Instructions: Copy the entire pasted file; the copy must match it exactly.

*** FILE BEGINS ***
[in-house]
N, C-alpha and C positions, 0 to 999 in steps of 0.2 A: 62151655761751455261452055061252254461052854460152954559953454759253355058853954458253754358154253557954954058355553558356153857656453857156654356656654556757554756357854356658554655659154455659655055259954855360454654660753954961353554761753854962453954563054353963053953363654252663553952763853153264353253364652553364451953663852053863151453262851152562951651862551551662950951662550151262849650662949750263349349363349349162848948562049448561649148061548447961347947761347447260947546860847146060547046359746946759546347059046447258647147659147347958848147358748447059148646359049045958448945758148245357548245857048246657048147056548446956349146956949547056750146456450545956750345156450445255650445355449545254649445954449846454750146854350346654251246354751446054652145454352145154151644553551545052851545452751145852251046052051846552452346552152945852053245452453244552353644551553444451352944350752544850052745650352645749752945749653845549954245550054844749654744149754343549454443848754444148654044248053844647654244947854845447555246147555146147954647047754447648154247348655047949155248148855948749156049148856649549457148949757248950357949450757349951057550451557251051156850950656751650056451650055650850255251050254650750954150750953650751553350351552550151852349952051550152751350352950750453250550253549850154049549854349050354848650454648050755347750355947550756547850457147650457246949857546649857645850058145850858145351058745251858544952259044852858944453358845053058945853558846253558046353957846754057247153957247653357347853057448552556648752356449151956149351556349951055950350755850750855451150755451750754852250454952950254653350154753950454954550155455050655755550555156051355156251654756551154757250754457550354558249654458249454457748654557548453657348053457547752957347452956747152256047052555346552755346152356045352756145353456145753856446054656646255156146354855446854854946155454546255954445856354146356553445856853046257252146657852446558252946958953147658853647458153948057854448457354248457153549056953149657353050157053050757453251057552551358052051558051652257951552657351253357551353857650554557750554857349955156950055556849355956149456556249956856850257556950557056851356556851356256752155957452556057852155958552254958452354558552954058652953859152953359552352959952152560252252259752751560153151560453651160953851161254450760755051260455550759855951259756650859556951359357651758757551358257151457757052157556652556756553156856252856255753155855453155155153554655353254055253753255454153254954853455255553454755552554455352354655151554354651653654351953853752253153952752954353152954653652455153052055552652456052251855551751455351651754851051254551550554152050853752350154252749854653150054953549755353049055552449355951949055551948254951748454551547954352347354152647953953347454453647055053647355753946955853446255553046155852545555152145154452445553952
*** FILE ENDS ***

[in-house]
N, C-alpha and C positions, 0 to 999 in steps of 0.2 A: 62151655761751455261452055061252254461052854460152954559953454759253355058853954458253754358154253557954954058355553558356153857656453857156654356656654556757554756357854356658554655659154455659655055259954855360454654660753954961353554761753854962453954563054353963053953363654252663553952763853153264353253364652553364451953663852053863151453262851152562951651862551551662950951662550151262849650662949750263349349363349349162848948562049448561649148061548447961347947761347447260947546860847146060547046359746946759546347059046447258647147659147347958848147358748447059148646359049045958448945758148245357548245857048246657048147056548446956349146956949547056750146456450545956750345156450445255650445355449545254649445954449846454750146854350346654251246354751446054652145454352145154151644553551545052851545452751145852251046052051846552452346552152945852053245452453244552353644551553444451352944350752544850052745650352645749752945749653845549954245550054844749654744149754343549454443848754444148654044248053844647654244947854845447555246147555146147954647047754447648154247348655047949155248148855948749156049148856649549457148949757248950357949450757349951057550451557251051156850950656751650056451650055650850255251050254650750954150750953650751553350351552550151852349952051550152751350352950750453250550253549850154049549854349050354848650454648050755347750355947550756547850457147650457246949857546649857645850058145850858145351058745251858544952259044852858944453358845053058945853558846253558046353957846754057247153957247653357347853057448552556648752356449151956149351556349951055950350755850750855451150755451750754852250454952950254653350154753950454954550155455050655755550555156051355156251654756551154757250754457550354558249654458249454457748654557548453657348053457547752957347452956747152256047052555346552755346152356045352756145353456145753856446054656646255156146354855446854854946155454546255954445856354146356553445856853046257252146657852446558252946958953147658853647458153948057854448457354248457153549056953149657353050157053050757453251057552551358052051558051652257951552657351253357551353857650554557750554857349955156950055556849355956149456556249956856850257556950557056851356556851356256752155957452556057852155958552254958452354558552954058652953859152953359552352959952152560252252259752751560153151560453651160953851161254450760755051260455550759855951259756650859556951359357651758757551358257151457757052157556652556756553156856252856255753155855453155155153554655353254055253753255454153254954853455255553454755552554455352354655151554354651653654351953853752253153952752954353152954653652455153052055552652456052251855551751455351651754851051254551550554152050853752350154252749854653150054953549755353049055552449355951949055551948254951748454551547954352347354152647953953347454453647055053647355753946955853446255553046155852545555152145154452445553952